The full-grown African elephant carries a big set of tusks, which it uses in several ways.
One of the most unusual of these is a digging tool to get at water the elephant knows lies just beneath the surface of the ground. Tusks are also used to debark trees, to dig into baobab trees to get at the pulp inside, and to move trees. They are occasionally used for marking trees to establish territory and sometimes as weapons.
Six hundred pounds of food a day is eaten by one of these African adults, which is just about 4 percent of the elephant’s body weight.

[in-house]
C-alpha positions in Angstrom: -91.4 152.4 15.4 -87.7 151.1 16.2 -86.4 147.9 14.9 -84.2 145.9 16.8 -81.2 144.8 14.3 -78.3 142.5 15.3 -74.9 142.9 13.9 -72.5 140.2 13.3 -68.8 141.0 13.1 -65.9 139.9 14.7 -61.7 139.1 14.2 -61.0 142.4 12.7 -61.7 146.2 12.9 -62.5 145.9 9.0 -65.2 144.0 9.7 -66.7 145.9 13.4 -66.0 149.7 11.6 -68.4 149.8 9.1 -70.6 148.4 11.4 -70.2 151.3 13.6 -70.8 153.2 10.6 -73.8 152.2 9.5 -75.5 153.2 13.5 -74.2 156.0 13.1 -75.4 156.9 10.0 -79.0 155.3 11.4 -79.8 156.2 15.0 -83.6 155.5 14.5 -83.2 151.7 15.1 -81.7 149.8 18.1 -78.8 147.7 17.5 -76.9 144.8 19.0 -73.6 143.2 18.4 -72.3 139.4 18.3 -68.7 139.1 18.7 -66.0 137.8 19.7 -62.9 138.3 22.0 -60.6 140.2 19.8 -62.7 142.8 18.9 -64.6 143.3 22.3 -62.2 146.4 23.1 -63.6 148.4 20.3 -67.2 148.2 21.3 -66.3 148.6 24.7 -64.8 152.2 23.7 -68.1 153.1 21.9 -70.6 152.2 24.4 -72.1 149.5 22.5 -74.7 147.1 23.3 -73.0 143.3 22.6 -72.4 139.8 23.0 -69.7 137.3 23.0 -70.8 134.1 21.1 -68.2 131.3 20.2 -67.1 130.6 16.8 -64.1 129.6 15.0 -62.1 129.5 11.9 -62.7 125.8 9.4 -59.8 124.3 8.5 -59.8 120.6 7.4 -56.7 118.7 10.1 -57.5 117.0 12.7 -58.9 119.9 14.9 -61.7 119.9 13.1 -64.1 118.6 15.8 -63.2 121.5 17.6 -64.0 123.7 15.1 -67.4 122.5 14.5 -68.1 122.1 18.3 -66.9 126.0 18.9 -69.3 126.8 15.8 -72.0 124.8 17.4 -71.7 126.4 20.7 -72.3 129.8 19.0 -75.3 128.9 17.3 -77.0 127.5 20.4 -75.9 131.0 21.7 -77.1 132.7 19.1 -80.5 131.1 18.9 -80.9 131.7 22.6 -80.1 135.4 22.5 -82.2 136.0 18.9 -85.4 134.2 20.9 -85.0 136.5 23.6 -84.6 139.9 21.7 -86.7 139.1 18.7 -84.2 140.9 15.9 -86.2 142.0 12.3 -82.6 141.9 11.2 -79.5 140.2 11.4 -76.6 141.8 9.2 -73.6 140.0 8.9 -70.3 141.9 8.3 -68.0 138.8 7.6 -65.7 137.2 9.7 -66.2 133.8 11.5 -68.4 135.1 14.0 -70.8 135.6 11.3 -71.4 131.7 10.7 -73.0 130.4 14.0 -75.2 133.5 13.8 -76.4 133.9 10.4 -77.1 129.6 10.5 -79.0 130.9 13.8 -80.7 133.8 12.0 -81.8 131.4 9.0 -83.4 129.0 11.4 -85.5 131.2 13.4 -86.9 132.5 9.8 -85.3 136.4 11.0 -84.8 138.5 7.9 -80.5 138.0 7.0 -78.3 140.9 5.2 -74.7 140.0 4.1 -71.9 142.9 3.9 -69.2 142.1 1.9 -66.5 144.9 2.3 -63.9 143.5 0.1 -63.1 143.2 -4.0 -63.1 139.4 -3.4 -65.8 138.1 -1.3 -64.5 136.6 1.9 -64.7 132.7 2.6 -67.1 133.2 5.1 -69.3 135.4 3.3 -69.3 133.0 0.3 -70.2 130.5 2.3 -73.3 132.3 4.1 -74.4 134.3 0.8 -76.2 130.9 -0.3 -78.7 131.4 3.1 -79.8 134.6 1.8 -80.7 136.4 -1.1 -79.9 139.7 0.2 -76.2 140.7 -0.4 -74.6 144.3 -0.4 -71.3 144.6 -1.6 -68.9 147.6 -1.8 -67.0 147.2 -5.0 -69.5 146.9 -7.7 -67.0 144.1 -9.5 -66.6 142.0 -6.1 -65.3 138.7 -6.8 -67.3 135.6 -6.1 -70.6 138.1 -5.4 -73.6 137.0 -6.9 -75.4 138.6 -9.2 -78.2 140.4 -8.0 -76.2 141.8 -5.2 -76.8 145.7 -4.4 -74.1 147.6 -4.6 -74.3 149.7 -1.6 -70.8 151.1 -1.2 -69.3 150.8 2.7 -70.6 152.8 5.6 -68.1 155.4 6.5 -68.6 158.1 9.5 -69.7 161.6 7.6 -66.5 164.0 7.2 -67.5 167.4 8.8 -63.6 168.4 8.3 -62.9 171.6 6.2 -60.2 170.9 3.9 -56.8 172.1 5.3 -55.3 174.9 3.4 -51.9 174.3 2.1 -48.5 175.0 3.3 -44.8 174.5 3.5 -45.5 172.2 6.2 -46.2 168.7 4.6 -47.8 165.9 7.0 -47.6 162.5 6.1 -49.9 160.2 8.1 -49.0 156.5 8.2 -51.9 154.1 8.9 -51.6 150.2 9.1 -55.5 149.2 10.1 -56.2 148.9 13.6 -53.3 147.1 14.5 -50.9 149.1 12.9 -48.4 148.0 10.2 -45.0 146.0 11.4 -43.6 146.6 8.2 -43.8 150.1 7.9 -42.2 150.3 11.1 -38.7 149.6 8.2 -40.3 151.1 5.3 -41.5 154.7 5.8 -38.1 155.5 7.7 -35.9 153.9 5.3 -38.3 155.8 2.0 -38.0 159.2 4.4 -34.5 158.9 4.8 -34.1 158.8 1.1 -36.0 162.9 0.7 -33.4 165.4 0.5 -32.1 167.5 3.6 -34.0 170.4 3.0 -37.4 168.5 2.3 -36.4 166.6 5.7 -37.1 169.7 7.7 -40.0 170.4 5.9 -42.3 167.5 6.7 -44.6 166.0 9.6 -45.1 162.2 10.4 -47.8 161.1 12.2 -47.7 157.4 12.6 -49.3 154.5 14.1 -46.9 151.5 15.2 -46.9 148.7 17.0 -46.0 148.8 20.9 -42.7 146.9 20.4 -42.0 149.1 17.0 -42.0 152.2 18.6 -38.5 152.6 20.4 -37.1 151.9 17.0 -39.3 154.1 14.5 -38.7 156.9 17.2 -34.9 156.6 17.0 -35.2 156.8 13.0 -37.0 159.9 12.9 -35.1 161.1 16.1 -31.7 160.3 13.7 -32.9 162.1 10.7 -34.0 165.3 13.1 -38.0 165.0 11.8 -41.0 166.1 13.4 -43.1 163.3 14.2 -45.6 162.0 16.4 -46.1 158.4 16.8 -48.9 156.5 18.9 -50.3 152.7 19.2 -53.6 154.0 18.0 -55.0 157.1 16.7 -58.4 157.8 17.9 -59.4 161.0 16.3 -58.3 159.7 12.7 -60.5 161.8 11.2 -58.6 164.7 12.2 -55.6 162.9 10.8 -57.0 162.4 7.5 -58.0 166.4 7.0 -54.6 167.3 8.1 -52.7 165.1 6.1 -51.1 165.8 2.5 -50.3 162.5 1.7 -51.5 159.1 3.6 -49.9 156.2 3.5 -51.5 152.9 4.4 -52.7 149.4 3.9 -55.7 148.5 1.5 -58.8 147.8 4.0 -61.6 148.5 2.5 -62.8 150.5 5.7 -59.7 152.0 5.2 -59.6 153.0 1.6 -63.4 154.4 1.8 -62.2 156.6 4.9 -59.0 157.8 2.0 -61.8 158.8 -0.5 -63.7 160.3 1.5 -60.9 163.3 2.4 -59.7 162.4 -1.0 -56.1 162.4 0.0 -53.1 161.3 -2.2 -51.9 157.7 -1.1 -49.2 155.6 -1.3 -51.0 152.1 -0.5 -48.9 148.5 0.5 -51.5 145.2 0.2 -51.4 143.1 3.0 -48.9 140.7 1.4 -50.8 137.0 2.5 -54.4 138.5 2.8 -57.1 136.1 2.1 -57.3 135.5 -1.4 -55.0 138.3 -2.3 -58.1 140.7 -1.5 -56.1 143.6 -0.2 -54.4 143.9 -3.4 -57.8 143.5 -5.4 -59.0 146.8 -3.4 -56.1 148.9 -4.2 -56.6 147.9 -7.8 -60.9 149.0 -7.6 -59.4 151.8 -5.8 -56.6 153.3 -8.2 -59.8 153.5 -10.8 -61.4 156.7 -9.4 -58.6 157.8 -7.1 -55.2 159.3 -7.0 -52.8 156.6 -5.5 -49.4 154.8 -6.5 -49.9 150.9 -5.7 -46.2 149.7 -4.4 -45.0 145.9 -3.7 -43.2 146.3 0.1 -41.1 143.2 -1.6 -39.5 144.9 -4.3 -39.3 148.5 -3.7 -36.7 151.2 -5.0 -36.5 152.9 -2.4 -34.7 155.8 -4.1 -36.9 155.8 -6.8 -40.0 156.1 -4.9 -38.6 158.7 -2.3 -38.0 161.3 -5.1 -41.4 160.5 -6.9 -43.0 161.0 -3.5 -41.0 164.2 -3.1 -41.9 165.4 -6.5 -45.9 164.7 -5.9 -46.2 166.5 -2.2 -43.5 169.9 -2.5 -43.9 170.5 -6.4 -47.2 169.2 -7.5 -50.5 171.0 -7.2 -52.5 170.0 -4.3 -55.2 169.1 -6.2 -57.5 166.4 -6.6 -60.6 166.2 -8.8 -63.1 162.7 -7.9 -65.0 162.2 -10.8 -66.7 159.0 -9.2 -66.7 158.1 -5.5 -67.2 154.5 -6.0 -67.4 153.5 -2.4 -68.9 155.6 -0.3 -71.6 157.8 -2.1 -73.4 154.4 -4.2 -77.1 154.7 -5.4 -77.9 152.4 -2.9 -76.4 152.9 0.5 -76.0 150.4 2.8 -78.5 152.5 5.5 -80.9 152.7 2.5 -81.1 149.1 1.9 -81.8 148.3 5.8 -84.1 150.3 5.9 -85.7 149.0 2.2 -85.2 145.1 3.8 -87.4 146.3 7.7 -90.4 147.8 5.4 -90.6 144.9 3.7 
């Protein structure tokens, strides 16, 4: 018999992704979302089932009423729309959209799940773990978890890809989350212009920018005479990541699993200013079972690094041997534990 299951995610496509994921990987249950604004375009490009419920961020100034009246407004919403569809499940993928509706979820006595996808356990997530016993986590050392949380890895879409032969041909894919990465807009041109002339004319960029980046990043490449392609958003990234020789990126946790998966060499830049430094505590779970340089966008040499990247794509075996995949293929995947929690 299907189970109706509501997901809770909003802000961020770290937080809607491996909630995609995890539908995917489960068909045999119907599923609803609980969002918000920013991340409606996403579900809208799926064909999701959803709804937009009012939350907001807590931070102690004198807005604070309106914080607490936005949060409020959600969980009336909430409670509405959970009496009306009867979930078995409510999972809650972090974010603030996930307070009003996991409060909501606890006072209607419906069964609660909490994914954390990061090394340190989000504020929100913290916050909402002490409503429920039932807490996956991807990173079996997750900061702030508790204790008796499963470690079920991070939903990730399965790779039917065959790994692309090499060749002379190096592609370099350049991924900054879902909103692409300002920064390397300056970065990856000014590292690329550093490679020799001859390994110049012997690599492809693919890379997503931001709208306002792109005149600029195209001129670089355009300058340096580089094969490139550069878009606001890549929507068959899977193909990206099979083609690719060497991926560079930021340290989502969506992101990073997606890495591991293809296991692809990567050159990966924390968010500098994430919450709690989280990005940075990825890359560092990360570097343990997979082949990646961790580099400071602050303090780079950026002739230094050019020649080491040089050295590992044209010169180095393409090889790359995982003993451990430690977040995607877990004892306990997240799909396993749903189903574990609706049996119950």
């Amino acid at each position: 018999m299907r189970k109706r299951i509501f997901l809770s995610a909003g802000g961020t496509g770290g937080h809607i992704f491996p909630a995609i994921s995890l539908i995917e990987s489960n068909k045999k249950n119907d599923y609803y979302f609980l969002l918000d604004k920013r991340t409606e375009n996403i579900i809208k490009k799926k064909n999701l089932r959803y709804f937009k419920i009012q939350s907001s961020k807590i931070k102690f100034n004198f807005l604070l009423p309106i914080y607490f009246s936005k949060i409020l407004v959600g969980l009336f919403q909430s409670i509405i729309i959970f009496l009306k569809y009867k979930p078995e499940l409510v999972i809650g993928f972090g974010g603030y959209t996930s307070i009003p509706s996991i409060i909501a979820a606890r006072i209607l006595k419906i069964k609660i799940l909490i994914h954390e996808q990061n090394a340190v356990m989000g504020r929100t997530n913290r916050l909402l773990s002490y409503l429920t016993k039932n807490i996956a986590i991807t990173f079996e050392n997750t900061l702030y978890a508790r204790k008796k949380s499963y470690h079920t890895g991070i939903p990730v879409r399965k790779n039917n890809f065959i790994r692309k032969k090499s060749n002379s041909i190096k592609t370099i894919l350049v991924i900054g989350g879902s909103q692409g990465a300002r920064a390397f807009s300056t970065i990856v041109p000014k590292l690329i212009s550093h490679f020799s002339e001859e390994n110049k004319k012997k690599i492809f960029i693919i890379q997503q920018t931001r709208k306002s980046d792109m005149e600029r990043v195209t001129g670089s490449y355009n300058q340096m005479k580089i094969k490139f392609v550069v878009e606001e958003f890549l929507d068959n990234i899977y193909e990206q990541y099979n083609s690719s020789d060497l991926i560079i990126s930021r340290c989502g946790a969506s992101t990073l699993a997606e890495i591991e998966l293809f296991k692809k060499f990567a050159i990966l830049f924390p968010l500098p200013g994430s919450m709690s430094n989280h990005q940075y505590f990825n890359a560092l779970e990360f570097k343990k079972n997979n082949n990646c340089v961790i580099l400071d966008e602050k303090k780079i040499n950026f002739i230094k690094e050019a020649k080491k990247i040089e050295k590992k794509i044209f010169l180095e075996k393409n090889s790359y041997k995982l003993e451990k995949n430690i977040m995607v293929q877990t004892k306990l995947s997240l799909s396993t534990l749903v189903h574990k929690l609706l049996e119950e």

The Indian elephant is smaller than its African cousin and has an arched back and domed head. The Indian elephant’s ears and tusks are smaller, too. Interestingly enough, the Indian elephant has only one finger at the tip of its trunk, while the African has two.
They like to live in different types of surroundings, also. The Indian elephant prefers the jungle, and the African elephant prefers grassy plains.